After a year of intensive and persistent advocacy by JUF professionals, volunteers and agency professionals, many of JUF's top funding and policy priorities were included in the $1.3 trillion spending bill , which passed Congress and was signed by President Trump this week to fund the federal government through the end of the fiscal year. Several of these priorities have been the focus of JUF's federal advocacy efforts since last year's Washington DC Advocacy Mission and are big wins for our community.
"While work remains on many important issues, the inclusion of several of our key priorities in this funding package is a testament to the work we've done over the past year, beginning with our Washington Mission last March and continued through the ongoing advocacy efforts of our professional staff and volunteer leadership" said David Golder, JUF Government Affairs Committee chair.
"From increased support for the Non-profit Security Grant Program and Holocaust survivors services to additional funding for Israel's missile defense program, these decisions made in Washington have a big impact on our community and our priorities around the world," he said. "It is, therefore, so important that we continue to have a seat at the table to advocate for these issues and keep policymakers informed of all the work that we do both locally and abroad."
Funding for the Nonprofit Security Grant Program was increased from $25 million in Fiscal 2017 to $60 million in Fiscal 2018, ensuring that nonprofit and Jewish communal institutions within the JUF system and around the country can take the necessary precautions to ensure their safety and security. Additionally, funding for the Holocaust Survivor Assistance Program was doubled to $5 million, and funding for the Emergency Food and Shelter Program was maintained at $120 million.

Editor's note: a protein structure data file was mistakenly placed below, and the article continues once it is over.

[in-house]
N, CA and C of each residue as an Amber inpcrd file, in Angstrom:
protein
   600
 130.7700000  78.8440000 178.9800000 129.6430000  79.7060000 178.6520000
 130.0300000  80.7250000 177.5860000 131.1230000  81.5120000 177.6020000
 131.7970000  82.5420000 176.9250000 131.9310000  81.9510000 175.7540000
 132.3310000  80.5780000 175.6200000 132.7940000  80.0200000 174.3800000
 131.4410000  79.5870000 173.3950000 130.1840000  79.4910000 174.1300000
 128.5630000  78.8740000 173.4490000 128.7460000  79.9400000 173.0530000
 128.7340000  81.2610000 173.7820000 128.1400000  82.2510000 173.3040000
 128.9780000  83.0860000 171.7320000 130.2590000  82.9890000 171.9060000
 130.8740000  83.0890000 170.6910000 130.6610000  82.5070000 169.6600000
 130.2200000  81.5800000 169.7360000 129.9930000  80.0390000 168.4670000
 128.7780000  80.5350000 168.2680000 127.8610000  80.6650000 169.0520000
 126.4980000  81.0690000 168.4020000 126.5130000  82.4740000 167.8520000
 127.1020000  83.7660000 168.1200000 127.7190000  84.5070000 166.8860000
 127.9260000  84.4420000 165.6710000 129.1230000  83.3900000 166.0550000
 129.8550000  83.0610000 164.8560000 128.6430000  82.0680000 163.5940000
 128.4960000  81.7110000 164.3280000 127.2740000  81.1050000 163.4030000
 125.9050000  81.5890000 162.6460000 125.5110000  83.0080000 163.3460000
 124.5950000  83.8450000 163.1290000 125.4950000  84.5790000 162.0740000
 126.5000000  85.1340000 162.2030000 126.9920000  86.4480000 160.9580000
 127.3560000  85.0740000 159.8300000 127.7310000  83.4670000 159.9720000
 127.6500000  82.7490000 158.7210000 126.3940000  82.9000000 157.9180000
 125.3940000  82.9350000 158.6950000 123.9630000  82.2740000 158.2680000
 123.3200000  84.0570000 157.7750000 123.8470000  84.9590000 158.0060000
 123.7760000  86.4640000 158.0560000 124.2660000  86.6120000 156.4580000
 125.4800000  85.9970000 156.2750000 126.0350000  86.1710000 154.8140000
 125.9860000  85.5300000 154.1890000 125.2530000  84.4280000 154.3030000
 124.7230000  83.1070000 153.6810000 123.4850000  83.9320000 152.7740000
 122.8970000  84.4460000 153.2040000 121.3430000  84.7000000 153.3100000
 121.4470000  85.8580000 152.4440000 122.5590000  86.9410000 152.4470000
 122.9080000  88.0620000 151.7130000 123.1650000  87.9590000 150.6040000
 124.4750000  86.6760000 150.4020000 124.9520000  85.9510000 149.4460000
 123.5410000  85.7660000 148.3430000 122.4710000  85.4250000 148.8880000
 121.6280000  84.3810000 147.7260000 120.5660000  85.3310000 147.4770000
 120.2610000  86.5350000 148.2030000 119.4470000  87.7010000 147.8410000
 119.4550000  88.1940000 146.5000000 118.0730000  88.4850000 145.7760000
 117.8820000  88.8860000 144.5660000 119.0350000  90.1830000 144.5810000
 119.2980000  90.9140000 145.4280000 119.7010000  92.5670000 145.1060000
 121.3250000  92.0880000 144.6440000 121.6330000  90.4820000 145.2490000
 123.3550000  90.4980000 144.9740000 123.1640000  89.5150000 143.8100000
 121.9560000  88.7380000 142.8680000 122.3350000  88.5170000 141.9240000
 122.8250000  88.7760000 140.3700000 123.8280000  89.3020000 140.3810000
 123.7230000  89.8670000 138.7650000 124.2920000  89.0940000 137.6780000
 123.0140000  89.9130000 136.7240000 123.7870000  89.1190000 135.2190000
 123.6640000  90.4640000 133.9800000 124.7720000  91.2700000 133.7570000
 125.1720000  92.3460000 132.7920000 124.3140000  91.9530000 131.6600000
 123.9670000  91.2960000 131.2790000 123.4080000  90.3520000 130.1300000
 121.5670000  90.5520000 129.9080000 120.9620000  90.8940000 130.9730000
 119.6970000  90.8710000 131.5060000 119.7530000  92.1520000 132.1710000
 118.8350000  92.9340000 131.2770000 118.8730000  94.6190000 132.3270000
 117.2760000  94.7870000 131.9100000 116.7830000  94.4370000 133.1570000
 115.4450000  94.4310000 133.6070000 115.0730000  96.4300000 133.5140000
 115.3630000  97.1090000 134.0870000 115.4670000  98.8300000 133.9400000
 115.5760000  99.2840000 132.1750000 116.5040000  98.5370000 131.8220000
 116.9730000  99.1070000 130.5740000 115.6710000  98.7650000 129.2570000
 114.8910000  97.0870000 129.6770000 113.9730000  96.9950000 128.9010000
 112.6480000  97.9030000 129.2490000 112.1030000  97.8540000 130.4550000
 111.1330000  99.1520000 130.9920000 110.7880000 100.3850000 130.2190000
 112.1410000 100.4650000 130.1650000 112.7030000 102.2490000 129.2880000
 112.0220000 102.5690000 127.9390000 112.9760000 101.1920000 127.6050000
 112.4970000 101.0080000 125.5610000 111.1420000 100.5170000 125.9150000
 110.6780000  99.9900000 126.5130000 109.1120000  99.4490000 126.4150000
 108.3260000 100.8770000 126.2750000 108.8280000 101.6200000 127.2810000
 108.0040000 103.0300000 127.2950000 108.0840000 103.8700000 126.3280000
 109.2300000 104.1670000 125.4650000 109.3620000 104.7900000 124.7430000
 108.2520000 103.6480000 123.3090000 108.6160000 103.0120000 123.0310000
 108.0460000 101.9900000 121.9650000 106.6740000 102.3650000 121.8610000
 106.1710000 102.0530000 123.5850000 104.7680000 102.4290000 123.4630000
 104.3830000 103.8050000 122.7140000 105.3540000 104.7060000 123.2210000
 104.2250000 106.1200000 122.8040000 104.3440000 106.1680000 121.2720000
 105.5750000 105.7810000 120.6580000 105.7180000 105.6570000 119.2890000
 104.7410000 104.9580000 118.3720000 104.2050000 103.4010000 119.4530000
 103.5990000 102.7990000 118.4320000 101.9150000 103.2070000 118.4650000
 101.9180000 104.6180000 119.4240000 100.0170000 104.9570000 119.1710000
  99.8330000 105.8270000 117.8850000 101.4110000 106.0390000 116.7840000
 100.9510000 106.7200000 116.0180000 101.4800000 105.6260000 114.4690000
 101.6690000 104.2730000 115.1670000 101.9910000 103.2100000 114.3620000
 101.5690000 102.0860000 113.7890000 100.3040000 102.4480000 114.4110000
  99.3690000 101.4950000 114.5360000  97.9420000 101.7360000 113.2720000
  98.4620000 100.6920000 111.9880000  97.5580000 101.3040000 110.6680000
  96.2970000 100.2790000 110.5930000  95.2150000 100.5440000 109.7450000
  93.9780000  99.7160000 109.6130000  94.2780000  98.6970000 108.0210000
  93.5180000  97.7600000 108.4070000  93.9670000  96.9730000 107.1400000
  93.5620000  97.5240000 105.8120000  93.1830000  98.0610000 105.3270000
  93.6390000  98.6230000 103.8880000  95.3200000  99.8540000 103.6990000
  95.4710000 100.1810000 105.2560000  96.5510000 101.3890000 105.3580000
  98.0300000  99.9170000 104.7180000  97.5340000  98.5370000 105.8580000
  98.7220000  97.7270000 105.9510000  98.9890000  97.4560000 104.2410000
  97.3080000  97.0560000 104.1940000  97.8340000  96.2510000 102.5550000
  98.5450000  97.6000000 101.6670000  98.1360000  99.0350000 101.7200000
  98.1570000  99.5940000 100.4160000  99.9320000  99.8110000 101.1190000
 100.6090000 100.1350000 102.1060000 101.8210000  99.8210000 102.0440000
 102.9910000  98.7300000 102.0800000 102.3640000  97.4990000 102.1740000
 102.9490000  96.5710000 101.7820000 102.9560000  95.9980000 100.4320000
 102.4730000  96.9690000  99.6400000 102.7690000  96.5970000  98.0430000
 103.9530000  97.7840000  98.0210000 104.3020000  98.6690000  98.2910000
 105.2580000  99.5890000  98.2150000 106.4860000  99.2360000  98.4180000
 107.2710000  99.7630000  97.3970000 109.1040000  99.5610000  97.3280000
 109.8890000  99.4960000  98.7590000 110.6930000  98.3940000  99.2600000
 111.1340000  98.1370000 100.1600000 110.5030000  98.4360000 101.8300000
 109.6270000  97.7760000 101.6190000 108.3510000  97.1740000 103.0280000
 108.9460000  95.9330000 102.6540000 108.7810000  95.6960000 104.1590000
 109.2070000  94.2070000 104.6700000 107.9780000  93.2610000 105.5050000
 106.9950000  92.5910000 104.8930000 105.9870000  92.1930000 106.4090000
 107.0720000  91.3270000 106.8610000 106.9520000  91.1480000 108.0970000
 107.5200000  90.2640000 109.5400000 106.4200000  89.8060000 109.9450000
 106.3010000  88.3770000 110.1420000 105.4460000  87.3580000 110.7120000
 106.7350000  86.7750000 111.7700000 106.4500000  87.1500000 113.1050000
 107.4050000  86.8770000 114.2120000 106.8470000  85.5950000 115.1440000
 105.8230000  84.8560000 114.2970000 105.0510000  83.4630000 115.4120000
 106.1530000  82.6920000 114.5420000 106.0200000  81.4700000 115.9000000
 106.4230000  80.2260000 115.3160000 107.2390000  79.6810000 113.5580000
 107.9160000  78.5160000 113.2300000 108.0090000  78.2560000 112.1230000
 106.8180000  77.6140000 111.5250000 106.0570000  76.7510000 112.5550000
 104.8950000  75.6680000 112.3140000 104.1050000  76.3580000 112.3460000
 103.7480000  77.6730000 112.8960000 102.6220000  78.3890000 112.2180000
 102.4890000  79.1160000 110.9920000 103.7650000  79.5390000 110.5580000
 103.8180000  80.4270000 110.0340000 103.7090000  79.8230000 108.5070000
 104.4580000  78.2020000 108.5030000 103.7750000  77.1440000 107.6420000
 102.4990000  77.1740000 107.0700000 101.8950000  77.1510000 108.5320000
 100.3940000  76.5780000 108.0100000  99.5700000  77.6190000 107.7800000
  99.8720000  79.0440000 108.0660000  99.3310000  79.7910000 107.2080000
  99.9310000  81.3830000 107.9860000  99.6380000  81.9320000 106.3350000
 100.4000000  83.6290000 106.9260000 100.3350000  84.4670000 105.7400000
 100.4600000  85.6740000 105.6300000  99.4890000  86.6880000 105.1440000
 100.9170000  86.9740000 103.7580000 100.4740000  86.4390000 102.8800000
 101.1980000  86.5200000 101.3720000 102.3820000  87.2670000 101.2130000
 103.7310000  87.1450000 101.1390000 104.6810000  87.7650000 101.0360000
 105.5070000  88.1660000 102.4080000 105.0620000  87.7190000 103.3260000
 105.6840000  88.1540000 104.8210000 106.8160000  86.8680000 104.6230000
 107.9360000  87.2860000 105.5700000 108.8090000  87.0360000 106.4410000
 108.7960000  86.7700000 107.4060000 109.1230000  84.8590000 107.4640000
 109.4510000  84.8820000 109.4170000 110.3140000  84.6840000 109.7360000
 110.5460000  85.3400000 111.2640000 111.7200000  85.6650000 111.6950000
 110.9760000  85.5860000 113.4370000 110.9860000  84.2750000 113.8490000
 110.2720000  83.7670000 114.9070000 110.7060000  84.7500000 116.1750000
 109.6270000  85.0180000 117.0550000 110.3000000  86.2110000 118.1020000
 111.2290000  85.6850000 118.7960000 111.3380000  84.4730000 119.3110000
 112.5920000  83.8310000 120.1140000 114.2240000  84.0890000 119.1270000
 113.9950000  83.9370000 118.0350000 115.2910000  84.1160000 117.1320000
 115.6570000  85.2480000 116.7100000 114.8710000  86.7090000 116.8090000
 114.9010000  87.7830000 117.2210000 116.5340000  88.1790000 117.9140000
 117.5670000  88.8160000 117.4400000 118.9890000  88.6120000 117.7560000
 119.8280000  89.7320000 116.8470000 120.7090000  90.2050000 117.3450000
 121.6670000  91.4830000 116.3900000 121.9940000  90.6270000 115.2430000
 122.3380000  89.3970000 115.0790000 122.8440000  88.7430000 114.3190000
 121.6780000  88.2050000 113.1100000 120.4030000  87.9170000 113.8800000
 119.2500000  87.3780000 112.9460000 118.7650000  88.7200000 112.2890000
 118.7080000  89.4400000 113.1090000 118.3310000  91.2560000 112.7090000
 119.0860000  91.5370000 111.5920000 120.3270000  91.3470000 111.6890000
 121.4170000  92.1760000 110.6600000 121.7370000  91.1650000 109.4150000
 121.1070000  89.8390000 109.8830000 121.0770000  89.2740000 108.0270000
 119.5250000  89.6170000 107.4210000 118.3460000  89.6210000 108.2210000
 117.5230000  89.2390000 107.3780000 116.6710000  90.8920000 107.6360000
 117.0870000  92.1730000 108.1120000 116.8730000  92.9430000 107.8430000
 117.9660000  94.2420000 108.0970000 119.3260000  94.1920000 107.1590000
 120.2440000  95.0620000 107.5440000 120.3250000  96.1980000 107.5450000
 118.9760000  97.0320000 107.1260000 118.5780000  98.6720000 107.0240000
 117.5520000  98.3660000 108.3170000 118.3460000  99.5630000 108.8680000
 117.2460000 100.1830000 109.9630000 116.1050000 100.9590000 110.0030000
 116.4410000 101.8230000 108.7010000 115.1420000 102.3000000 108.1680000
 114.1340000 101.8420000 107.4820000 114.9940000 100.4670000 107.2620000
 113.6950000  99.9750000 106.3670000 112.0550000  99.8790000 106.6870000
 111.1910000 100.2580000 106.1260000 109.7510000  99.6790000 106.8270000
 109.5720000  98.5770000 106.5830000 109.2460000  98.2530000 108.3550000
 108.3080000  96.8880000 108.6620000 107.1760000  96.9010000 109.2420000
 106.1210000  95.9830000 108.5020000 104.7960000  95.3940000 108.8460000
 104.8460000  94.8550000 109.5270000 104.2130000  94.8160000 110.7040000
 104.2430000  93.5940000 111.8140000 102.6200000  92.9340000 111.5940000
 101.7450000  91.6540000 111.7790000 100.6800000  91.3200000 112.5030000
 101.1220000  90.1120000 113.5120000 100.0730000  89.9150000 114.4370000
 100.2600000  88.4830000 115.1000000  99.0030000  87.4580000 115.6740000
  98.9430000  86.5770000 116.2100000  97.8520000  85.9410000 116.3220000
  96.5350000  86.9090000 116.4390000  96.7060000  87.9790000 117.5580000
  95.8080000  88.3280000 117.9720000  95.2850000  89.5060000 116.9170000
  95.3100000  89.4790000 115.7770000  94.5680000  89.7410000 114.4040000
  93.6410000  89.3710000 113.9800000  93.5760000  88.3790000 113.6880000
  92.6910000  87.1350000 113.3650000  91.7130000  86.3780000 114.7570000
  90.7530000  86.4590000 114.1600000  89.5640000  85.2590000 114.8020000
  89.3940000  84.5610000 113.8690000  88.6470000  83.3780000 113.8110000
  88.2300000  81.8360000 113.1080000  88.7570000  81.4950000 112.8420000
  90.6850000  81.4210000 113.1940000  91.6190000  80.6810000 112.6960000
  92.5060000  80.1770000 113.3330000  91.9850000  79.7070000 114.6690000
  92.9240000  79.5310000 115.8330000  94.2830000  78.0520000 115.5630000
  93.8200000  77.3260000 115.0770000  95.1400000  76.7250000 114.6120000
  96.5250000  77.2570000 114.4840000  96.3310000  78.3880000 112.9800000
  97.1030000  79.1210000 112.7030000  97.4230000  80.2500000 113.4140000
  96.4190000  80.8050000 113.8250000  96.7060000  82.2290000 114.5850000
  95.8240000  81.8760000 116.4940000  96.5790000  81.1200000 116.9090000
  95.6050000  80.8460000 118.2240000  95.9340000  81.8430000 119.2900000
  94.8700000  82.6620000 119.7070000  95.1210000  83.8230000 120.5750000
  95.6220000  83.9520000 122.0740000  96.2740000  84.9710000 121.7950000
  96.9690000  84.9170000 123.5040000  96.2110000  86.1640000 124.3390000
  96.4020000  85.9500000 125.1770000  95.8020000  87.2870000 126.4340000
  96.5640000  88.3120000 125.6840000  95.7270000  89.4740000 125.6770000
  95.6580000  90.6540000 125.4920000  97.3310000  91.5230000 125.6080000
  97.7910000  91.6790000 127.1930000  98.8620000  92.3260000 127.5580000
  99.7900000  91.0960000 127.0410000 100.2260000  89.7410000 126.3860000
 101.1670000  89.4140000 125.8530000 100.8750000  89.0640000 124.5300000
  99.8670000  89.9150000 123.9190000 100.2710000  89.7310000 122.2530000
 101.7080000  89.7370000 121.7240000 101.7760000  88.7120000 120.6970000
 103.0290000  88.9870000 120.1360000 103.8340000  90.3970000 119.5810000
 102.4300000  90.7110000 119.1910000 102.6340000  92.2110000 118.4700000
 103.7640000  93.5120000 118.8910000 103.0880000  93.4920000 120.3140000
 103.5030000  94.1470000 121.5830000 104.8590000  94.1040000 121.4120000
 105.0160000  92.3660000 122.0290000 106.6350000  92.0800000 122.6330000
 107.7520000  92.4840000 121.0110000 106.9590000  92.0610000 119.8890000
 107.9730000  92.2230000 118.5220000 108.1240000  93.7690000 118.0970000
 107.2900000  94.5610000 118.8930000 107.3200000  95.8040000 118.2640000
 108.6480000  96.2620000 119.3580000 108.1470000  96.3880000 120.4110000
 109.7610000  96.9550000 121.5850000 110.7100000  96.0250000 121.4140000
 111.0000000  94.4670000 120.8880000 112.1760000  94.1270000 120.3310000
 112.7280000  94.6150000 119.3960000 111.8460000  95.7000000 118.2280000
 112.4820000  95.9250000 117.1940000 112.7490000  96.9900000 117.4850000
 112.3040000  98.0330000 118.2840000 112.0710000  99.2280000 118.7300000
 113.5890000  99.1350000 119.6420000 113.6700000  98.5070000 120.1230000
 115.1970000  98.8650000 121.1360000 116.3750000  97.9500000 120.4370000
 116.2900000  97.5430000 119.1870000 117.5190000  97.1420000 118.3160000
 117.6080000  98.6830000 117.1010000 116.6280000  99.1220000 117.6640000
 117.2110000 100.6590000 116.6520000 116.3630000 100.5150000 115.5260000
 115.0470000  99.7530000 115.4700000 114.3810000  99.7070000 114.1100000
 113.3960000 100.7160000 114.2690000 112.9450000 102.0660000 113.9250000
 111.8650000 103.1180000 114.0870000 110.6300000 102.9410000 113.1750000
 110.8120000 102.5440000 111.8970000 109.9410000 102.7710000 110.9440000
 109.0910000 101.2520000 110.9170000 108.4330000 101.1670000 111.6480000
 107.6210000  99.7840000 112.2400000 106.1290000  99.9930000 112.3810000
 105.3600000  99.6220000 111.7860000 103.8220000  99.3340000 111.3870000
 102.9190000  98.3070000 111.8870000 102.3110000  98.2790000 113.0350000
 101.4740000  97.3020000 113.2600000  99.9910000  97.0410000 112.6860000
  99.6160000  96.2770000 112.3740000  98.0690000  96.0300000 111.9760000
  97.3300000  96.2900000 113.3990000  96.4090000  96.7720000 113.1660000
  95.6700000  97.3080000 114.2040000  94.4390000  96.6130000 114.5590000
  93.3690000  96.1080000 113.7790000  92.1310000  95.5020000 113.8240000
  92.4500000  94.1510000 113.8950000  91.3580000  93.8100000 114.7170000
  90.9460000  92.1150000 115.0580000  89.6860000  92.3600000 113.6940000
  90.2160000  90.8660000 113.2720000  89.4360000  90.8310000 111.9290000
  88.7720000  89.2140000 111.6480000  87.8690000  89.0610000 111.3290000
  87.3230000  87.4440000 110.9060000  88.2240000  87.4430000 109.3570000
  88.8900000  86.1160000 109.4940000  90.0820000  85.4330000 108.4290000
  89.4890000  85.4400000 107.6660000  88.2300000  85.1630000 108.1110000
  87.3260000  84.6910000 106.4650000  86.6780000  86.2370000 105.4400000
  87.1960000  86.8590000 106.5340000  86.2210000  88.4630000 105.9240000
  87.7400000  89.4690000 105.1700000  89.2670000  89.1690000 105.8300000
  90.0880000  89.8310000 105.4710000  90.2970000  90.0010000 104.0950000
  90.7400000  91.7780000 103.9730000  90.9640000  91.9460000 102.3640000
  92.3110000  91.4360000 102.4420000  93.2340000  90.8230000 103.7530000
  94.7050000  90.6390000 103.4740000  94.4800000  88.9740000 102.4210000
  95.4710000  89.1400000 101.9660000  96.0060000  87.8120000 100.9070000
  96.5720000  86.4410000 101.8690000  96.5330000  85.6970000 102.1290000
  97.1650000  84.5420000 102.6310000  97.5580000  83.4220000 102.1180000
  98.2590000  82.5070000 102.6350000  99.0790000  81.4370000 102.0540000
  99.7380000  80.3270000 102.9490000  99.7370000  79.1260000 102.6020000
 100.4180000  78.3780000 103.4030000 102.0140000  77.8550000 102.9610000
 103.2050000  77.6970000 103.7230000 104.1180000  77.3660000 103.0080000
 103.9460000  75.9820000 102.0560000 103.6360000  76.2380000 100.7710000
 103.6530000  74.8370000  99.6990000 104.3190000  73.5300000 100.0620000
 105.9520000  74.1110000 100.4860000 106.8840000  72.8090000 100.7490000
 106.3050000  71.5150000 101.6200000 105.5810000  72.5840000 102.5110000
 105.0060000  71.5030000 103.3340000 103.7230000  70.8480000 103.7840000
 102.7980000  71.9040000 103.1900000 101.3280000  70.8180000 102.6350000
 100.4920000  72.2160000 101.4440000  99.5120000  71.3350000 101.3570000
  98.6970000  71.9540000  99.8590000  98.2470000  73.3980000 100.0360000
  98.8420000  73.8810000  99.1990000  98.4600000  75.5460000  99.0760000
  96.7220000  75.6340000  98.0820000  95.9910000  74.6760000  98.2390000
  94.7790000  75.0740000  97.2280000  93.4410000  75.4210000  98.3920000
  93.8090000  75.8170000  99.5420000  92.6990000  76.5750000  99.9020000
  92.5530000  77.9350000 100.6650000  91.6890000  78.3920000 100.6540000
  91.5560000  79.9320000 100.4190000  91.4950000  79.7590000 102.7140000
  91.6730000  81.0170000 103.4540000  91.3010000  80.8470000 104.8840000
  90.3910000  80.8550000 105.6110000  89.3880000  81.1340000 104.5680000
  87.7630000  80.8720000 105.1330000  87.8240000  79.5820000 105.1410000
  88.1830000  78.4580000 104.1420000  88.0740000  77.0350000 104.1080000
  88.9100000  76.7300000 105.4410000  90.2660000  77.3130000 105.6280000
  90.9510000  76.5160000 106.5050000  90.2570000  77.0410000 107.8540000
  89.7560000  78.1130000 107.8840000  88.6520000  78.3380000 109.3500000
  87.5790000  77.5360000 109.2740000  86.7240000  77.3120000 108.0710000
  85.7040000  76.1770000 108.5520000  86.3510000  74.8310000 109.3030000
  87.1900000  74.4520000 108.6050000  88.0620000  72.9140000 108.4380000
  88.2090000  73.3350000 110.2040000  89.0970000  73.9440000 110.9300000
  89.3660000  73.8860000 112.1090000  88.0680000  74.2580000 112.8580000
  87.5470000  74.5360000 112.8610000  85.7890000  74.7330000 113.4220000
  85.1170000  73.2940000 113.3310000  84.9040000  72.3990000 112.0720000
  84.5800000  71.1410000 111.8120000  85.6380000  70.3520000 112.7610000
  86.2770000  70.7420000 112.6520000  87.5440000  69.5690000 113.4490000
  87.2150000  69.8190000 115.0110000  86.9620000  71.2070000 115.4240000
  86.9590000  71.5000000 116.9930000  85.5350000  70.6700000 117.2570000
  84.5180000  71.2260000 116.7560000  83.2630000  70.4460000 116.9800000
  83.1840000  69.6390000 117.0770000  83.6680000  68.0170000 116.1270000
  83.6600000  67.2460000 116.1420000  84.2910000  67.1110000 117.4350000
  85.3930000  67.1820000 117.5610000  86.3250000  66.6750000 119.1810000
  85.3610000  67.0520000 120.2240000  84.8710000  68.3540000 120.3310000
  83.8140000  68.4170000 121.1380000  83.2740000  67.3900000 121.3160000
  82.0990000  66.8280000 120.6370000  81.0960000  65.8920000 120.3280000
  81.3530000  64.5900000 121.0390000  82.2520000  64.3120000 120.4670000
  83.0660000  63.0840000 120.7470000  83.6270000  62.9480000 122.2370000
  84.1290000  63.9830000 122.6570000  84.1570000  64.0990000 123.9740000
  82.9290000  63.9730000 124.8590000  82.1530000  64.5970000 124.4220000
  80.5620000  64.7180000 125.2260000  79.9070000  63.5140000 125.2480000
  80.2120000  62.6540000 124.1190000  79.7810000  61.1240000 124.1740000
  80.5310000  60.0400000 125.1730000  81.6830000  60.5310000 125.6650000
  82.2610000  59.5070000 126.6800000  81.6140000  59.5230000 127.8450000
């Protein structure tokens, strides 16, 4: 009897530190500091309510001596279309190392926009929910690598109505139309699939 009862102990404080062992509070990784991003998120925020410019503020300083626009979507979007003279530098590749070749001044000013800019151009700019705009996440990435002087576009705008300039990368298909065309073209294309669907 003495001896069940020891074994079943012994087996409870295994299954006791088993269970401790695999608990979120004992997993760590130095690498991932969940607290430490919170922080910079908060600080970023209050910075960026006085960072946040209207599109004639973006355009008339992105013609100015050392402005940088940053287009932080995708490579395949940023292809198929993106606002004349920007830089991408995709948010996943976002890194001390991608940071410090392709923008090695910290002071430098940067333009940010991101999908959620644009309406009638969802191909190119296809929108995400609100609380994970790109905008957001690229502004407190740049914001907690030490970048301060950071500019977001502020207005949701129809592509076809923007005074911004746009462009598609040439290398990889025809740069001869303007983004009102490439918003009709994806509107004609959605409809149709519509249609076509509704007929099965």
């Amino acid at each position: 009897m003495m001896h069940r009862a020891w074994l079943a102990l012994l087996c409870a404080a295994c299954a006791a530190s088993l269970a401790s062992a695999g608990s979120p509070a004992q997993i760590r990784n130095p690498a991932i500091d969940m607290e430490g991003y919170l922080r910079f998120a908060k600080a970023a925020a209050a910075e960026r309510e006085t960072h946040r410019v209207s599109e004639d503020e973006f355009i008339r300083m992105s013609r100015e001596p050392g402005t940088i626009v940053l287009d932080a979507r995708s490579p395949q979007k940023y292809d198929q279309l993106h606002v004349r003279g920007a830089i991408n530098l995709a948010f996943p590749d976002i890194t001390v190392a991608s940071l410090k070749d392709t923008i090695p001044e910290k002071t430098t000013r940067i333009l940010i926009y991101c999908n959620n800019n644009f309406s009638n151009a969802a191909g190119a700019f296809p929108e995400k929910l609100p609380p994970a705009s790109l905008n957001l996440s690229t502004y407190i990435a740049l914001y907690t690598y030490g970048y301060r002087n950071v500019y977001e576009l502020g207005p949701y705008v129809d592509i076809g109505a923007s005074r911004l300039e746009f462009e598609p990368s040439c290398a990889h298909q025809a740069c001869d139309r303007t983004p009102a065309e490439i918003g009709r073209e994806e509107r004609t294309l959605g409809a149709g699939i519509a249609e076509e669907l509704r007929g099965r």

The funding package also adds $3.3 billion to address the opioid and mental health crisis in Fiscal 2018. This includes $1 billion for a new State Opioid Response Grant program, a $160 million increase in the Mental Health Block Grant, and a $350 million increase to the Centers for Disease Control and Prevention (CDC) for opioid overdose prevention, surveillance, and improving state prescription drug monitoring programs.
It's also important to note that bill did not weaken or eliminate the Johnson amendment, which prohibits charities from participating in political campaigns for public office.
On the foreign policy front, the Taylor Force Act, which JUF has advocated for, was also included. This bipartisan bill restricts financial aid to the Palestinian Authority unless the Department of State confirms that the PA is taking steps to end attacks on U.S. and Israeli civilians, publicly condemns and investigates these attacks, and has terminated payments to terrorists and their families.
Congress additionally agreed to continue funding for the State Department's Office of the Special Envoy to Monitor and Combat Anti-Semitism, which advances the United States' foreign policy on anti-Semitism, and add at least $1 million for programs to combat anti-Semitism abroad. Congress also included $3.1 billion for military assistance to Israel, as provided in the Memorandum of Understanding (MOU) between the U.S. and Israeli governments set to expire this fiscal year (2018) and to be replaced by the new 10-year MOU which calls for $38 billion in aid over the next decade beginning in 2019.
Also included in the bill was $705.8 million, an increase over FY 2017 spending, for the U.S.-Israel cooperative missile defense program to support Iron Dome, David's Sling and Arrows 1,2 and 3. Lastly, the bill includes $47.5 million for joint anti-tunneling technologies which Rep. Brad Schneider (IL-10) spearheaded in a letter to the House Appropriations Committee leadership.
One key area not included in the spending bill is protection for DACA (Deferred Action on Childhood Arrivals) recipients. JUF will continue to urge members of the Illinois congressional delegation to pass bipartisan legislation to provide permanent status protection for undocumented youth.